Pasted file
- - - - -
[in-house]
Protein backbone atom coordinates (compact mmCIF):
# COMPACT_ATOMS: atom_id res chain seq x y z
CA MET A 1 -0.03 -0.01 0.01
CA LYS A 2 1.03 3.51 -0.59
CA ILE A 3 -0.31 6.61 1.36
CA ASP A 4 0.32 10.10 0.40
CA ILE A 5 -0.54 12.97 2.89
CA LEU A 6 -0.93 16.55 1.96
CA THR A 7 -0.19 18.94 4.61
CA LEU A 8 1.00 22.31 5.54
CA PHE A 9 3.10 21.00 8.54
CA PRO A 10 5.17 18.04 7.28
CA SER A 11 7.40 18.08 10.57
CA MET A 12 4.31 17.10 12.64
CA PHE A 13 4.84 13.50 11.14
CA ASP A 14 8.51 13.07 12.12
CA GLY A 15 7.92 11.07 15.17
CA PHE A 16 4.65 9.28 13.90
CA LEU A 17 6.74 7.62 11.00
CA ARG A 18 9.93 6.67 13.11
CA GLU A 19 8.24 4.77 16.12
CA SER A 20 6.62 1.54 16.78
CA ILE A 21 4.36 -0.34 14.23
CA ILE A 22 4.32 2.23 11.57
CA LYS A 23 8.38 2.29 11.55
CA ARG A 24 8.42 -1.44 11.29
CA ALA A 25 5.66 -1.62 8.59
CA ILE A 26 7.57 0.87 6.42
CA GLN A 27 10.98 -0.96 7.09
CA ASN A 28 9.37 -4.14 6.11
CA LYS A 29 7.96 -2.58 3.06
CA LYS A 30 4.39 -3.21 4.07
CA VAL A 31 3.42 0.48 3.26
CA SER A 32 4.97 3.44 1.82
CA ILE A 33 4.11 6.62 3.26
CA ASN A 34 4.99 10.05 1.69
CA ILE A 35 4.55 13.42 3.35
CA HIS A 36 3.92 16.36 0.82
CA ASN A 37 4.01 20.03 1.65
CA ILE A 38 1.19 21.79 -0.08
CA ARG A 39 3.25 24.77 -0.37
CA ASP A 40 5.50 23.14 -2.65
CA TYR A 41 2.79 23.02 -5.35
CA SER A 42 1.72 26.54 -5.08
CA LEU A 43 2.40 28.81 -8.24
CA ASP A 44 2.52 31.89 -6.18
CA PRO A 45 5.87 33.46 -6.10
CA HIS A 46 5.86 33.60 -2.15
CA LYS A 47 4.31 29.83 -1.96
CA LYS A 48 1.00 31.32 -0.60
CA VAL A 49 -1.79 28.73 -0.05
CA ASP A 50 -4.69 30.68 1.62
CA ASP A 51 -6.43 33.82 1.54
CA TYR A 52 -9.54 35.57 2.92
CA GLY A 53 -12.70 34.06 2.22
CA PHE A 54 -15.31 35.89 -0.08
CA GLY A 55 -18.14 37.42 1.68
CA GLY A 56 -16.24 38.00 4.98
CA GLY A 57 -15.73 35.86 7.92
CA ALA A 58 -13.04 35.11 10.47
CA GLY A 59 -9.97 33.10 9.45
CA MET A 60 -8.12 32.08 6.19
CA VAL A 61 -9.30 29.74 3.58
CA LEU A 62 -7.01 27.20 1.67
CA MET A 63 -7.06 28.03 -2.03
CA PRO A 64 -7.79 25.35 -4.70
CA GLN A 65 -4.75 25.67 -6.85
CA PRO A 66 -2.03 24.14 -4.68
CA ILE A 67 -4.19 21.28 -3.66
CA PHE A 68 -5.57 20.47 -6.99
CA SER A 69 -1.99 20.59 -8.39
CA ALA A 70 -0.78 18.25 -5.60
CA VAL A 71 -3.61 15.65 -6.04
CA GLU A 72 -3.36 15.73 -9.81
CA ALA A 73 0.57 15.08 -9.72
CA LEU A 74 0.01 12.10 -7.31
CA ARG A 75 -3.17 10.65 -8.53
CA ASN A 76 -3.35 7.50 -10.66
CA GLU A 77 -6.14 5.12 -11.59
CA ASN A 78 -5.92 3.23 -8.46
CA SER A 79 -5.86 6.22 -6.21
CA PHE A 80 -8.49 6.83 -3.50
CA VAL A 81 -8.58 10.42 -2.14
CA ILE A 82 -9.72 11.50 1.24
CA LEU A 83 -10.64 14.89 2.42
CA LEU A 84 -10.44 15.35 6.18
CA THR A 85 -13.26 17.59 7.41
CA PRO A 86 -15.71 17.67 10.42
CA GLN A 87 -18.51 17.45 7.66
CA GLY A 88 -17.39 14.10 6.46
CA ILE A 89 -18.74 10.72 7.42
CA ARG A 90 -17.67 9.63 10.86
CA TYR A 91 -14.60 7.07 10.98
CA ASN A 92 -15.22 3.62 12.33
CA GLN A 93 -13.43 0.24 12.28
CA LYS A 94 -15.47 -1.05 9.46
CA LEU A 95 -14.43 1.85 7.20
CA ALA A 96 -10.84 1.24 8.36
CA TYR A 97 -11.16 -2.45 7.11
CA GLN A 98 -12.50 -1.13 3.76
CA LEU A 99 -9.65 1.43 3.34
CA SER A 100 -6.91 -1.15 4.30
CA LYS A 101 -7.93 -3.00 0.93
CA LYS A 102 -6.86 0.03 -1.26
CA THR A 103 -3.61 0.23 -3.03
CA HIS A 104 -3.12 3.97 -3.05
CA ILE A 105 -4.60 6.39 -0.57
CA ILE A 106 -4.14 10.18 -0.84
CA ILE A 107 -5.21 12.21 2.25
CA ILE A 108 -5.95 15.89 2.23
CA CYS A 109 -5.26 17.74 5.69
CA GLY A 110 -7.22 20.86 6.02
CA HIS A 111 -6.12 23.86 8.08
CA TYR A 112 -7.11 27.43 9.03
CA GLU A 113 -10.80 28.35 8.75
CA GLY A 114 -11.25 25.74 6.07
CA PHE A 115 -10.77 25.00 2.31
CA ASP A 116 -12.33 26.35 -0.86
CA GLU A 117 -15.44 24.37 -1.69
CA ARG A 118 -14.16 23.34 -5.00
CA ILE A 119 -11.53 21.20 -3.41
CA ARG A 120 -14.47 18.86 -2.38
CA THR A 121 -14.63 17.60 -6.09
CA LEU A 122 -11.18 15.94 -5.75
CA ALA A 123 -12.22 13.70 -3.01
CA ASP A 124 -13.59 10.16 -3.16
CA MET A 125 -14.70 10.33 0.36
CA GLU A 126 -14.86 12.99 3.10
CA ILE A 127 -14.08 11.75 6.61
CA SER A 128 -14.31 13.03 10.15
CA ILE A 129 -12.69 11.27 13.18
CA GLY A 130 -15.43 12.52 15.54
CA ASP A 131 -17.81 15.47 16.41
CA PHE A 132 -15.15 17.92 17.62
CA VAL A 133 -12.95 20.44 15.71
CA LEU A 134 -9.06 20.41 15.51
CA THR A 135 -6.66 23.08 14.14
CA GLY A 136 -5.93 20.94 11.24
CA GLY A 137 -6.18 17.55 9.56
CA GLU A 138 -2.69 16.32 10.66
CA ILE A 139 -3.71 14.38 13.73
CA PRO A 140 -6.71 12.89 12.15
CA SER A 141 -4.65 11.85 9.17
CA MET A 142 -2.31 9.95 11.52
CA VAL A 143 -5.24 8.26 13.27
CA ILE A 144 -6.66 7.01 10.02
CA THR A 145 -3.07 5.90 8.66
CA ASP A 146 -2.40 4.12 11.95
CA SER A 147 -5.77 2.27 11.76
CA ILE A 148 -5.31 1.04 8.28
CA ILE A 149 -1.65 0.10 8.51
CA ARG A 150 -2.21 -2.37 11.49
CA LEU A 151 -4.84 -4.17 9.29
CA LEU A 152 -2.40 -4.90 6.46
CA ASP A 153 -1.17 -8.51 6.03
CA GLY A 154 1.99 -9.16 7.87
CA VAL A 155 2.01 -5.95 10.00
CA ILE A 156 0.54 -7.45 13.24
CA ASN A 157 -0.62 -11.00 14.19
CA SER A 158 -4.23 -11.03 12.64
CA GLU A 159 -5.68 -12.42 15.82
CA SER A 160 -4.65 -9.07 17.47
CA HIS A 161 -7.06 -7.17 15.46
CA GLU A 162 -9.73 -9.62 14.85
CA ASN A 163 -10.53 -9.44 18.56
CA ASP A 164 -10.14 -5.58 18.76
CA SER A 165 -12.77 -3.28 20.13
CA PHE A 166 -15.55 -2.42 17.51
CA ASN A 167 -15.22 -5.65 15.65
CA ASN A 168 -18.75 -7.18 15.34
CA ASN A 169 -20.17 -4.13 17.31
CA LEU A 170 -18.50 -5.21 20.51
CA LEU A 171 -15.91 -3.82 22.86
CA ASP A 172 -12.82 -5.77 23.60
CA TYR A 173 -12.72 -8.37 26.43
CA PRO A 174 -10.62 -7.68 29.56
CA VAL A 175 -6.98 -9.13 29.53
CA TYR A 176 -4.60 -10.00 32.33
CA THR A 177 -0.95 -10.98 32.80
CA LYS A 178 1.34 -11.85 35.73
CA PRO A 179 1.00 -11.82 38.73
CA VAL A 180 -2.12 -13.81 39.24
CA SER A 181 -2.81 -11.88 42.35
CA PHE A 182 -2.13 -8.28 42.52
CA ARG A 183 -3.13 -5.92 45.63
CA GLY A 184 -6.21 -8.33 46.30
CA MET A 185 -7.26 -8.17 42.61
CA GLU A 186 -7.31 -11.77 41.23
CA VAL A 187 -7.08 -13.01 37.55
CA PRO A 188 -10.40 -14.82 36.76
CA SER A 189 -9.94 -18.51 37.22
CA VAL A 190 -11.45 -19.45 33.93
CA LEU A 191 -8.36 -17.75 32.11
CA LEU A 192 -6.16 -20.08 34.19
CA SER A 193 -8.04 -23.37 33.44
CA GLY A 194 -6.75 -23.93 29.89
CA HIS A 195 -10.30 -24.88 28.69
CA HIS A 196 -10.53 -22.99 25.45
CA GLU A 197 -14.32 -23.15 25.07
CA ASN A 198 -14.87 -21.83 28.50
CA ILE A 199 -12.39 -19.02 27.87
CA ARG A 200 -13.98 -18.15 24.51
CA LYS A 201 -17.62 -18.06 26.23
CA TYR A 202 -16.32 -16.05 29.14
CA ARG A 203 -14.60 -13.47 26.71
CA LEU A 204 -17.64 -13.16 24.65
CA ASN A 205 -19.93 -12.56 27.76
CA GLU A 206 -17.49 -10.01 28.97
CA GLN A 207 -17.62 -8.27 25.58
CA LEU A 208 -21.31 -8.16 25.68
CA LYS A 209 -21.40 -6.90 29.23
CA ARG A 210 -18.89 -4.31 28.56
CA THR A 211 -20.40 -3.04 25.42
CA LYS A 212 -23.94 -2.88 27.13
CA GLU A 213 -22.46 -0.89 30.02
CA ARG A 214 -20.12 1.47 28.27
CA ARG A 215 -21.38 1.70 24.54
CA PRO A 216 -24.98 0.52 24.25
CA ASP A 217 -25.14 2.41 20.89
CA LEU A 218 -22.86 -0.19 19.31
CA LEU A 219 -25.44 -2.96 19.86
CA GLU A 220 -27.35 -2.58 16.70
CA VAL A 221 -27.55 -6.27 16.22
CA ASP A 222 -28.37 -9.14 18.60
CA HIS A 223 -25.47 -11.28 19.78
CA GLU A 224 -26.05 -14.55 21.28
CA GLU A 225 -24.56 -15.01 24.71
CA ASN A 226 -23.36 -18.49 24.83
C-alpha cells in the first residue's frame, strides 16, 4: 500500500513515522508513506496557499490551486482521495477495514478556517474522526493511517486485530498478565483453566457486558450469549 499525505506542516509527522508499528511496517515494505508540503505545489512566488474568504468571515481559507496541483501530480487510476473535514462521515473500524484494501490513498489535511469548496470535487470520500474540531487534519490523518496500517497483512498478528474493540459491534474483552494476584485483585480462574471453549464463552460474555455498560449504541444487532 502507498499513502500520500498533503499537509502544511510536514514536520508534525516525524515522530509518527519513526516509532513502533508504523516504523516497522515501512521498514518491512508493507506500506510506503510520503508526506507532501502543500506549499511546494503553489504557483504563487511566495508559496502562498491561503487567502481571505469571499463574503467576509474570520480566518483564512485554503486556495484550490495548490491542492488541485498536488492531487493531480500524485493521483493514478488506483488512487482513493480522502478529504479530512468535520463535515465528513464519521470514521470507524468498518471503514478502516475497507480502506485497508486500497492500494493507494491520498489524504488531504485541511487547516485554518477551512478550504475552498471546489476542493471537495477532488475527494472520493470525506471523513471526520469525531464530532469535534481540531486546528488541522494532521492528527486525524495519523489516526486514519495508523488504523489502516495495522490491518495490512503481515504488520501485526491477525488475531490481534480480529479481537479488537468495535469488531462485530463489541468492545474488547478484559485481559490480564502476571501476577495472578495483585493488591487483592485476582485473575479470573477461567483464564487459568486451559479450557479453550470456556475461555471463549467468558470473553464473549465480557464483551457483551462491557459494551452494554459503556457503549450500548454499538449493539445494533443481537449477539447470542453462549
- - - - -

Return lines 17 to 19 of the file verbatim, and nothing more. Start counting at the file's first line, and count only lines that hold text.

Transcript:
CA ASP A 14 8.51 13.07 12.12
CA GLY A 15 7.92 11.07 15.17
CA PHE A 16 4.65 9.28 13.90